• If a question is something you think would help others in their career/journey, up vote it
  • If a question shows effort and attention to formatting, up vote it

But it should also apply to answers to...

  • If an answer adequately answers the original question(s), up vote it
  • If an answer is well articulated and formatted and relavent, up vote it
  • If an answer creatively answers the question from an angle you hadn't though of, up vote it
  • If an answer adds anything positive to the discussion, up vote it

Related Meta Question

Remember, votes are like money you can give to other users. But this 'money' has no value if kept to yourself. It adds nothing to hold back your votes, and creates value when you do vote.

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    I agree with the concept that we could do with more voting, but that is clearly up to individuals, and it can turn some people off to pressure them to vote. Hovering over the UP/DOWN arrows will give you the reasons to vote that way: Question UP = "This question shows research effort; it is useful and clear;" Question DOWN = "This question does not show any research effort; it is unclear or not useful;" Answer UP = "This answer is useful;" Answer DOWN = "This answer is not useful." You may vote for other reasons, but the above reasons are what the authors will get as the reasons. – Ron Maupin May 17 '16 at 22:39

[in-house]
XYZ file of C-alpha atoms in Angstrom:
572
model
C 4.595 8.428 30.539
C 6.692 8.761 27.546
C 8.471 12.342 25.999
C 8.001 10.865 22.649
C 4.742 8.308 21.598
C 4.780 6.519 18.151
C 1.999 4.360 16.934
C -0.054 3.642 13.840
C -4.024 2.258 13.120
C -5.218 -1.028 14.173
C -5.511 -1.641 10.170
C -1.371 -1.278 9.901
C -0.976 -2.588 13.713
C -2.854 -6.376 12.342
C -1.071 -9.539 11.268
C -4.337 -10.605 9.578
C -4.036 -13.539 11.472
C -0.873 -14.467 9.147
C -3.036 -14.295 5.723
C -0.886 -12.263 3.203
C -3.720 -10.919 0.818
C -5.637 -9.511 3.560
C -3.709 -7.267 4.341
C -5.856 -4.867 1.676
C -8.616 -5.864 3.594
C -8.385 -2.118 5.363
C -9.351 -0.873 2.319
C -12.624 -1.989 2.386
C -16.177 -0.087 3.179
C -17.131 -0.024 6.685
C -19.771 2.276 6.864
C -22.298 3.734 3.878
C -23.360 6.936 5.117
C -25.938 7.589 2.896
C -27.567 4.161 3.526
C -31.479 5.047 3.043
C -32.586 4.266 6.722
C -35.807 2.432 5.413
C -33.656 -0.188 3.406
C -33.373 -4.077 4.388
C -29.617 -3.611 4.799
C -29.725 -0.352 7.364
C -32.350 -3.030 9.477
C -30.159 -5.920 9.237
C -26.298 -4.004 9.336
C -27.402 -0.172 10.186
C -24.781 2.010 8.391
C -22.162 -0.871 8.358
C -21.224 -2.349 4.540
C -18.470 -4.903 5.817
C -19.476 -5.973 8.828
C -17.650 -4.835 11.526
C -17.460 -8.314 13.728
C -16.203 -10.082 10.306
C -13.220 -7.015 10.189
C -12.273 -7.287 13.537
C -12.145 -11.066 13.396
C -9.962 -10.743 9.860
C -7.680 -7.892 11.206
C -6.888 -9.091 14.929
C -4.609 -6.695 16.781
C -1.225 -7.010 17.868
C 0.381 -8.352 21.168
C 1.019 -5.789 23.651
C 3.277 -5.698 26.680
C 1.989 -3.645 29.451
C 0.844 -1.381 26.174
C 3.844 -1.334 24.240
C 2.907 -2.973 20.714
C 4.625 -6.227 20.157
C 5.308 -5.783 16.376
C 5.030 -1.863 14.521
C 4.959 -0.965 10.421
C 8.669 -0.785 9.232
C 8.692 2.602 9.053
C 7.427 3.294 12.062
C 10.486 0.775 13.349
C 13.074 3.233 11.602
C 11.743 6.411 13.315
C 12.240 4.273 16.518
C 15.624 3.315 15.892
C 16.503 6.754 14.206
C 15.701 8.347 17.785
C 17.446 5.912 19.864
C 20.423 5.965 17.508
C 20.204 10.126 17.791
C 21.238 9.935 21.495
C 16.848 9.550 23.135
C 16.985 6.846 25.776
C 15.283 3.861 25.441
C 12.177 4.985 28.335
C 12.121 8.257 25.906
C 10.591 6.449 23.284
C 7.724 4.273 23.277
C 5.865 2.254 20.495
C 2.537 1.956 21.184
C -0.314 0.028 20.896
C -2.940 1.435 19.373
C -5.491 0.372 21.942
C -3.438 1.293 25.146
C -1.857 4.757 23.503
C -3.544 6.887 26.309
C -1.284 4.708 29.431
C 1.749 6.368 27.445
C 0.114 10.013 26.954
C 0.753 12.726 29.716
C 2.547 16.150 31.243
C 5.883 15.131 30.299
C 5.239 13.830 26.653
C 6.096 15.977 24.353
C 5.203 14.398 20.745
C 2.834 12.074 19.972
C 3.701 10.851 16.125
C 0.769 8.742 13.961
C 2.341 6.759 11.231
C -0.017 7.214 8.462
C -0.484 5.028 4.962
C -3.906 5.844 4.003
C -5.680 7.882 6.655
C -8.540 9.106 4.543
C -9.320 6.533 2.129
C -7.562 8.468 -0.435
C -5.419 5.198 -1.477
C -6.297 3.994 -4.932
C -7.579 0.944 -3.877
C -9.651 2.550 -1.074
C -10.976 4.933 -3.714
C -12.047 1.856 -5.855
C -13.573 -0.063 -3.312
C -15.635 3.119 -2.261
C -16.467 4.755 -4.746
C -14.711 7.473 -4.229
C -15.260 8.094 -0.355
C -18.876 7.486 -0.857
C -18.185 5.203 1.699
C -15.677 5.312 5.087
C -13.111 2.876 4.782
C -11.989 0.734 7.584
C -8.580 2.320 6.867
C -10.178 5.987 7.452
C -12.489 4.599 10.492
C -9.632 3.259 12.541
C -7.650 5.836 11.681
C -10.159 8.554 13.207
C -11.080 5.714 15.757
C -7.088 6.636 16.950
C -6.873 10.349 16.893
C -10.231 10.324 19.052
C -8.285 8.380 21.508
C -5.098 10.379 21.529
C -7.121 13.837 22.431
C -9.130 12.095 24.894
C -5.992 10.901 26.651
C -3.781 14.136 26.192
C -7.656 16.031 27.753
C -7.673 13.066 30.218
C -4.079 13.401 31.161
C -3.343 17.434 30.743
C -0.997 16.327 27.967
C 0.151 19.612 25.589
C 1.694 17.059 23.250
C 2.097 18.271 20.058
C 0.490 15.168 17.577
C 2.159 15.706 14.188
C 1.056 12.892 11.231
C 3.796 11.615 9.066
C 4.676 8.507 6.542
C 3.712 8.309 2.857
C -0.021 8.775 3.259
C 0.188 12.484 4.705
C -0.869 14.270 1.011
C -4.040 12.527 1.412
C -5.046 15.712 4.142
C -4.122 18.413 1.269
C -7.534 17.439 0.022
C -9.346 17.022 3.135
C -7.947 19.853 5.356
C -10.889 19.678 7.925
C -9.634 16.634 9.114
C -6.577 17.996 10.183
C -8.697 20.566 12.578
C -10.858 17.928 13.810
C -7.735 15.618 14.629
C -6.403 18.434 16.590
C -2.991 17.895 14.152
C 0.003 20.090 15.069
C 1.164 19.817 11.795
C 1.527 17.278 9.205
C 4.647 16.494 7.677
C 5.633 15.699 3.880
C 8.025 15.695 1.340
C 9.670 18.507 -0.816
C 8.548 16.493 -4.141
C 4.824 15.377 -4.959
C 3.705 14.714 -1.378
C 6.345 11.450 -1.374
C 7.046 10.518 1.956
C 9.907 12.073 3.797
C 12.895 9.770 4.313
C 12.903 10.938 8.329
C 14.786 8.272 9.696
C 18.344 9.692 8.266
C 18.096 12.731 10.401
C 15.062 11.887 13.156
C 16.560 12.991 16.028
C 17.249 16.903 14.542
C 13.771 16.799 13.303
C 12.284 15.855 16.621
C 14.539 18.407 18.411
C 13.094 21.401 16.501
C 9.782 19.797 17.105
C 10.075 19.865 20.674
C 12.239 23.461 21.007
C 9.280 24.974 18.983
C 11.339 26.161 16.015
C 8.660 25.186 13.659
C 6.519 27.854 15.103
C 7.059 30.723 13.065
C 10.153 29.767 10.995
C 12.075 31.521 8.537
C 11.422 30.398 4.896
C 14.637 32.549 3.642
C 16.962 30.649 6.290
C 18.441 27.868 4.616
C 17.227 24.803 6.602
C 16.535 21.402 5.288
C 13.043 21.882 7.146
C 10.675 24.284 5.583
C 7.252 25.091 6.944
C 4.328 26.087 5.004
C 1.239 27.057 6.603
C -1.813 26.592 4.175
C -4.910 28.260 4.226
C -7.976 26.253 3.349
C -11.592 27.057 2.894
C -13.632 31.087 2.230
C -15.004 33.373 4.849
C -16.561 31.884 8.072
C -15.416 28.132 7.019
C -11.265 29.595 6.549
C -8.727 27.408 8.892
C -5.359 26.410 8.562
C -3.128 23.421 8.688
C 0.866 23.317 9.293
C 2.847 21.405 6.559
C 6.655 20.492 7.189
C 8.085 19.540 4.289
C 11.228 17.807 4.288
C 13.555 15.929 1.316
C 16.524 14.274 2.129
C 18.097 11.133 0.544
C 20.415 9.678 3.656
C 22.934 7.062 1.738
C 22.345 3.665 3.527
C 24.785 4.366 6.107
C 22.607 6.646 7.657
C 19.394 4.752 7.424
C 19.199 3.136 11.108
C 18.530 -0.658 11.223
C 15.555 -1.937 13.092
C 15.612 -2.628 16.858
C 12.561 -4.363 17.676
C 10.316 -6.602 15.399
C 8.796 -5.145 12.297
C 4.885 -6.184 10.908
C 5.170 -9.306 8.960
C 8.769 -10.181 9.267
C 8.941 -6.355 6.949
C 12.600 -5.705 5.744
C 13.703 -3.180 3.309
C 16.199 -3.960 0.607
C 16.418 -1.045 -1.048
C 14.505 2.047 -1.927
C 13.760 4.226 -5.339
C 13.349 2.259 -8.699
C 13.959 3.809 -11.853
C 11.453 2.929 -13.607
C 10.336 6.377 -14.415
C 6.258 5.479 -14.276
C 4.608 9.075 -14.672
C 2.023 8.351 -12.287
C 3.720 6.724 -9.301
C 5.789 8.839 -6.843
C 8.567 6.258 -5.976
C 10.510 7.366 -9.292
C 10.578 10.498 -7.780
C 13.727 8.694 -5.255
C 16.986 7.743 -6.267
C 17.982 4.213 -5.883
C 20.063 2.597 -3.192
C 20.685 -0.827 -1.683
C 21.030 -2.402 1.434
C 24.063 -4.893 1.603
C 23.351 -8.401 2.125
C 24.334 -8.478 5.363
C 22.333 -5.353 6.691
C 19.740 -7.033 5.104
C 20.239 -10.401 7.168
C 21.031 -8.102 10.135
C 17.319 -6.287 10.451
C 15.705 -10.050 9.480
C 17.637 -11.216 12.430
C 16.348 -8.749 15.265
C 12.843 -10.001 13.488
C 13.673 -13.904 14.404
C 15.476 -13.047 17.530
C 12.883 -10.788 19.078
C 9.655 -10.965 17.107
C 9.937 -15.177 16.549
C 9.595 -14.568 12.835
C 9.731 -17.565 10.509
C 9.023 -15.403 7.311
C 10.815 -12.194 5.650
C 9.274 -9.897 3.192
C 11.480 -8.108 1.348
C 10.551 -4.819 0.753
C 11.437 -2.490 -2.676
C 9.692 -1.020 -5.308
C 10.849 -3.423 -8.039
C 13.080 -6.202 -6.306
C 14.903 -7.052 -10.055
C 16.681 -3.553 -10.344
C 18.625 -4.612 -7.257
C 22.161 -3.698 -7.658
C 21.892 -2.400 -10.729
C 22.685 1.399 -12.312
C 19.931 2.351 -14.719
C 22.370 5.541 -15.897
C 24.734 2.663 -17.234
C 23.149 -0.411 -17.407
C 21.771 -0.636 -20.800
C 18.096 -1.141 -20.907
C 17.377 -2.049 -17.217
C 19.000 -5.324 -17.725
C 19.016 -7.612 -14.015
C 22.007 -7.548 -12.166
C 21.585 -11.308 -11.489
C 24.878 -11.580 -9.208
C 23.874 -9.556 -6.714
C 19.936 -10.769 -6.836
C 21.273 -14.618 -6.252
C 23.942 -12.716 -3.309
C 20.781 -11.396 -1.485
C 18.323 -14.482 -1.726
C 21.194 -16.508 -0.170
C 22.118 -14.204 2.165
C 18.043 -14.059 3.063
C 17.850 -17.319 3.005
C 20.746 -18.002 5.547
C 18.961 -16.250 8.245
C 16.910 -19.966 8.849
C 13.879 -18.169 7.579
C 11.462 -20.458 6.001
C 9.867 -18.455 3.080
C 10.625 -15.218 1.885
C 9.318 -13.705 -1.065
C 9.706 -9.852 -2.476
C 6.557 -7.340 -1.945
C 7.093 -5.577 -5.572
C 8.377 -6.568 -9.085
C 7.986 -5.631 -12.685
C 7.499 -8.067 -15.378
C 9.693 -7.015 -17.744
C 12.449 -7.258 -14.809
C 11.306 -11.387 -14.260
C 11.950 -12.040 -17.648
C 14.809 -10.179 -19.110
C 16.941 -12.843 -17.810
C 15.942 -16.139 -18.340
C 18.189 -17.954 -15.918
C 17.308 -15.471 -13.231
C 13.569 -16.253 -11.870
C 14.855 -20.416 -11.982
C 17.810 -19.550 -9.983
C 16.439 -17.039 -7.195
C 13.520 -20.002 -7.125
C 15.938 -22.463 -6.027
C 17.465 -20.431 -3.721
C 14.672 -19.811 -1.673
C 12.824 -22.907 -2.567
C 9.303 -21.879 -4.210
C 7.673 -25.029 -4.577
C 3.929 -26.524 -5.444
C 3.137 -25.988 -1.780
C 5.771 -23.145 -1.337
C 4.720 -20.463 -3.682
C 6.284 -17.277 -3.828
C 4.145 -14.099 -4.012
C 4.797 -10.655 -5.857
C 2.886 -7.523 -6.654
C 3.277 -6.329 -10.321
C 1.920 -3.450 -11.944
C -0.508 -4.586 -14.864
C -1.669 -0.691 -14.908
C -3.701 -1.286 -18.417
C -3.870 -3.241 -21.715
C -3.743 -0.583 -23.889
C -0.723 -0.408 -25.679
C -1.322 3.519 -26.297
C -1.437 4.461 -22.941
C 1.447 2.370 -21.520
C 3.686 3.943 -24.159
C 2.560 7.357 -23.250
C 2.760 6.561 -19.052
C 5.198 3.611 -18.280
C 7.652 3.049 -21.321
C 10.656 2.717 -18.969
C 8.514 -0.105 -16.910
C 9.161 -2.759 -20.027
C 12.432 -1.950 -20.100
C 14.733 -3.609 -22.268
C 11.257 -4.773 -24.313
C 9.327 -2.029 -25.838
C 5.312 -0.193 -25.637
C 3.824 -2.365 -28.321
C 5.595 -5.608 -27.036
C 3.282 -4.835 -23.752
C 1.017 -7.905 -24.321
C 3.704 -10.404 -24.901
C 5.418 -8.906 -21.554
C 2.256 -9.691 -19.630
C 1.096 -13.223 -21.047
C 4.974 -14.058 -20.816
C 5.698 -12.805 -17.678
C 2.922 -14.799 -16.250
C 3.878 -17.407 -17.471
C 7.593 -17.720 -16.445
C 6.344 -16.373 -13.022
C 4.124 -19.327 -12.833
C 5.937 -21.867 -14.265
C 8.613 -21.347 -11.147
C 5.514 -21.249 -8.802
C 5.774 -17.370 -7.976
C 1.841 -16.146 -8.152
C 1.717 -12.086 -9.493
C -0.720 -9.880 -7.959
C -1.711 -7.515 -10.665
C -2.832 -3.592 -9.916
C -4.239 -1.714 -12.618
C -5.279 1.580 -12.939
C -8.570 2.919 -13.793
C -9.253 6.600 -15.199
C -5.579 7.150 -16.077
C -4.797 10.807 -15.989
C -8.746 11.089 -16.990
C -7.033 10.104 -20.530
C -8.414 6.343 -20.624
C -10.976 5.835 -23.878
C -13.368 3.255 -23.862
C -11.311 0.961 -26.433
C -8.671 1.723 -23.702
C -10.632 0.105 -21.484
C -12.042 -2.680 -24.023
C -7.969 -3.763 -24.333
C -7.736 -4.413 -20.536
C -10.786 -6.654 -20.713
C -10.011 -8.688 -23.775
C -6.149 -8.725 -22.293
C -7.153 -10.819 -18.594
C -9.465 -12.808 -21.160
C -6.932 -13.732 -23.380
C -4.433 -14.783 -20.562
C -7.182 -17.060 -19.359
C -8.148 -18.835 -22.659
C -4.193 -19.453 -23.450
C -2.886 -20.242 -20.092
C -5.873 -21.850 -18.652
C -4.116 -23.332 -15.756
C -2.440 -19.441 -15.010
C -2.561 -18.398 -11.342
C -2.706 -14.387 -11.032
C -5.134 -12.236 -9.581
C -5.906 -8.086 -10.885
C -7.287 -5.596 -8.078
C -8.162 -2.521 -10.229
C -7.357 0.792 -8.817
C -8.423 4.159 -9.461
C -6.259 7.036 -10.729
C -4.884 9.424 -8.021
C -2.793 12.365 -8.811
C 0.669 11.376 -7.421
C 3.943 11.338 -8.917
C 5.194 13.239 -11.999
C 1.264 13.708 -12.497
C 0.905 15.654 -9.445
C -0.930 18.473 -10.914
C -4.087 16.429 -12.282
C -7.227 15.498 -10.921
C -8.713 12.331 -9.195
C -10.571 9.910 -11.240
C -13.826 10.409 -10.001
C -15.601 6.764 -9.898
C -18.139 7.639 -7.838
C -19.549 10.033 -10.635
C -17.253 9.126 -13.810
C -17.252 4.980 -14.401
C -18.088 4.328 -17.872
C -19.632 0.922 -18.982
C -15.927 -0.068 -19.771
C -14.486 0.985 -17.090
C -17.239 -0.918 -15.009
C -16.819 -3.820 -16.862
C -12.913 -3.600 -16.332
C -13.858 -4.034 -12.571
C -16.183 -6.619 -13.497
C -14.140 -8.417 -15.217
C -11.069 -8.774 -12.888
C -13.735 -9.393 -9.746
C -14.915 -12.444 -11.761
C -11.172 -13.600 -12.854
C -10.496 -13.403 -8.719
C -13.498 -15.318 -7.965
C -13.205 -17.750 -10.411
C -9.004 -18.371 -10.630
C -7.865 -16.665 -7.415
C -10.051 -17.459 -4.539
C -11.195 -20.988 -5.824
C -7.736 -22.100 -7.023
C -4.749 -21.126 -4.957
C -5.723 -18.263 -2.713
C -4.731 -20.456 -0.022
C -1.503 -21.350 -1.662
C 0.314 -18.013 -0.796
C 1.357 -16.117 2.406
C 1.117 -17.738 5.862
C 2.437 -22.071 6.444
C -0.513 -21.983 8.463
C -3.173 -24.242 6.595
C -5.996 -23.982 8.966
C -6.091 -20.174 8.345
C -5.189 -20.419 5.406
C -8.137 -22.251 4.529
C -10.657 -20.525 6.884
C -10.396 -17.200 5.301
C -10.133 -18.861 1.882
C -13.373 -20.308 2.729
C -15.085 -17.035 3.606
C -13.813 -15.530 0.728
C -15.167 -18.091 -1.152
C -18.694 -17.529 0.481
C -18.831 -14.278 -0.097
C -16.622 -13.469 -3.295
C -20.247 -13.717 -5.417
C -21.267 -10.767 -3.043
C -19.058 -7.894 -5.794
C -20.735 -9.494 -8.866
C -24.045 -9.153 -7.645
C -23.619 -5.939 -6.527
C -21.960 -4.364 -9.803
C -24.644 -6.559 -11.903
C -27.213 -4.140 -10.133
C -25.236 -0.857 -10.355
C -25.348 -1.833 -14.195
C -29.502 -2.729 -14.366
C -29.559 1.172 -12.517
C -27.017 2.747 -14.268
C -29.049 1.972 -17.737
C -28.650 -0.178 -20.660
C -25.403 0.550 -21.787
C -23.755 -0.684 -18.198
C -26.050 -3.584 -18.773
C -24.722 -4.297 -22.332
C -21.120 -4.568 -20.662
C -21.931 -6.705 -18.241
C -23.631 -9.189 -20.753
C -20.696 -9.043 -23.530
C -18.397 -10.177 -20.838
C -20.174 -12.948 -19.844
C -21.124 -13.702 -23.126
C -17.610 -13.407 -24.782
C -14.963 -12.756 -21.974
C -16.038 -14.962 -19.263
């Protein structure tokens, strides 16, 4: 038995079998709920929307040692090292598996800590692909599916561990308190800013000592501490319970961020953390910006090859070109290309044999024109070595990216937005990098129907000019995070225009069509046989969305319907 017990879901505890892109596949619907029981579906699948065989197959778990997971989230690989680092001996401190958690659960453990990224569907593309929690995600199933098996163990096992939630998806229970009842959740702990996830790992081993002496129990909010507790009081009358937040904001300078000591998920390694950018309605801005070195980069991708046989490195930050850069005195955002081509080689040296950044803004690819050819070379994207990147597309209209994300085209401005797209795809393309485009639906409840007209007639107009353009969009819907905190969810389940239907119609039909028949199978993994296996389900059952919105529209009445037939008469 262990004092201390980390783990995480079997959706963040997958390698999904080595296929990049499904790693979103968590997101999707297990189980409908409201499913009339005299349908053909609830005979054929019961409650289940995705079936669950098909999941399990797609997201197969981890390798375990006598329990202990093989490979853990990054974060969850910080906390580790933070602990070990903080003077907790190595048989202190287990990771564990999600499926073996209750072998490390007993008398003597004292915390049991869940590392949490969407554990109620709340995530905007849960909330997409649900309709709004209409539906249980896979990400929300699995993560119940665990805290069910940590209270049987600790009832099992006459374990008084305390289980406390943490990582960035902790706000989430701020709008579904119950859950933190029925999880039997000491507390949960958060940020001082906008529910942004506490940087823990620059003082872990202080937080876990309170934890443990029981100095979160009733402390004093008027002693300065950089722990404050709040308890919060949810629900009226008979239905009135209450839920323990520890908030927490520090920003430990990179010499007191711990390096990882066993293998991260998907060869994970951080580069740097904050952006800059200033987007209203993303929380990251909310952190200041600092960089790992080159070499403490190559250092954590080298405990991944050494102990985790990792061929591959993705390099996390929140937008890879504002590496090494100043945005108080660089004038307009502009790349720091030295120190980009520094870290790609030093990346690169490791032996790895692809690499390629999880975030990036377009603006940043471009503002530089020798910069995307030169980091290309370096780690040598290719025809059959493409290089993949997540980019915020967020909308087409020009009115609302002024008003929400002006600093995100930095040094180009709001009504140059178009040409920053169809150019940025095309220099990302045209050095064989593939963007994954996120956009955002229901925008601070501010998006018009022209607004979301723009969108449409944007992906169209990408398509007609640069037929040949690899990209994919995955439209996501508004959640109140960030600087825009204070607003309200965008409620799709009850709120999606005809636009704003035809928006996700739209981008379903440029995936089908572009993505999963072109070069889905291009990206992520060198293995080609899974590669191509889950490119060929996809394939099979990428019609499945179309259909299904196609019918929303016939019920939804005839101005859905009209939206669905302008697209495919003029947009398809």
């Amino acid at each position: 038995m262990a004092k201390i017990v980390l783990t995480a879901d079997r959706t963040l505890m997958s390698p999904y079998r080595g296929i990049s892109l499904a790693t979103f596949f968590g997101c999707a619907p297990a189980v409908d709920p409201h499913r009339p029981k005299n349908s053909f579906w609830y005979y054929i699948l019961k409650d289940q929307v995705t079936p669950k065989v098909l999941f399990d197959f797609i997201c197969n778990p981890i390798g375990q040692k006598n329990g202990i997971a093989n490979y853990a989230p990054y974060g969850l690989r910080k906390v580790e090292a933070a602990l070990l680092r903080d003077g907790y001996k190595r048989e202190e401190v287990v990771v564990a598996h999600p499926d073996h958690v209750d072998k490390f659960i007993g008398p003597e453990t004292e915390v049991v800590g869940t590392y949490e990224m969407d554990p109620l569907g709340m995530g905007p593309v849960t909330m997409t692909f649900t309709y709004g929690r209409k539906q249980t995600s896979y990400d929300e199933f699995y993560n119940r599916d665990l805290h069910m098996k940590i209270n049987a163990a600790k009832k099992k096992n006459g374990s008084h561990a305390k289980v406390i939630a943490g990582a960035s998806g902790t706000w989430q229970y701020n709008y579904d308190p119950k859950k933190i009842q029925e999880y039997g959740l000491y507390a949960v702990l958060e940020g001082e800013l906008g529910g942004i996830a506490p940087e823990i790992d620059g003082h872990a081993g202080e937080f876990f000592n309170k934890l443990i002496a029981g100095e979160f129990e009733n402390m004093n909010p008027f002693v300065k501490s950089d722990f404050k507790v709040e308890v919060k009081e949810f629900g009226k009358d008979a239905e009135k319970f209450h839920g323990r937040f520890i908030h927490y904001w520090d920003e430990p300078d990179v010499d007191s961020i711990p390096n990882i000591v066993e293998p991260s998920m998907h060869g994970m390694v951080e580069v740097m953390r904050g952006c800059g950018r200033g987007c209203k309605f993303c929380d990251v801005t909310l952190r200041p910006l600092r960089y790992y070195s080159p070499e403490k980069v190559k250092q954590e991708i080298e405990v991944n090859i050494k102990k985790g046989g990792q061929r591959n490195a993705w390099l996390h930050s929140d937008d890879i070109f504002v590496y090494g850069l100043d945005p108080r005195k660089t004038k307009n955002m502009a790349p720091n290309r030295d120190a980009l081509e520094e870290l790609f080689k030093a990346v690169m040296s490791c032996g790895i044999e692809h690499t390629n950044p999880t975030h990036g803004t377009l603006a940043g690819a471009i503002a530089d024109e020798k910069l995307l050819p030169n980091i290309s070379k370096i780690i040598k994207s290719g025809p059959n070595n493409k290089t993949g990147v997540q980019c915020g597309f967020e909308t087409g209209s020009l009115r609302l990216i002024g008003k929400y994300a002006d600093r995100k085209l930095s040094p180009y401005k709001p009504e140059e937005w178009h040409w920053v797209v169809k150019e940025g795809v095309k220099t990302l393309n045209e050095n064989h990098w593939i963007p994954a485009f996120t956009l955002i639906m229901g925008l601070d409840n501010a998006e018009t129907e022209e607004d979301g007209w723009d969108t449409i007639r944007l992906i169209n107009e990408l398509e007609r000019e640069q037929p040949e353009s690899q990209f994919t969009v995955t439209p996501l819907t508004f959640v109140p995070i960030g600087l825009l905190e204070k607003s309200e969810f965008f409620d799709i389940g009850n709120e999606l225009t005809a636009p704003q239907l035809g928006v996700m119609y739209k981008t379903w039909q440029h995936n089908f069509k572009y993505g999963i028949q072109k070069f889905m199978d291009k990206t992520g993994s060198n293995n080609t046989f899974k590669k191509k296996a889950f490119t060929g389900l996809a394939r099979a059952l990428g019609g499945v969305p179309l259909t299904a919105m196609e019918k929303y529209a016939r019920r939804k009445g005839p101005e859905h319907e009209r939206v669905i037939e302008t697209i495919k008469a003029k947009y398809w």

• I, personally, vote often (>1000 up votes, <10 down votes since I would rather encourage changes to a question or answer than vote down on it). If anyone cares about badges, there are a few for voting: Civic Duty - Vote 300 or more times (27 awarded), Electorate - Vote on 600 questions and 25% or more of total votes are on questions (6 awarded), Sportsmanship - Up vote 100 answers on questions where an answer of yours has a positive score (1 awarded), Suffrage - Use 30 votes in a day (41 awarded), and Vox Populi - Use the maximum 40 votes in a day (32 awarded). – Ron Maupin May 18 '16 at 15:35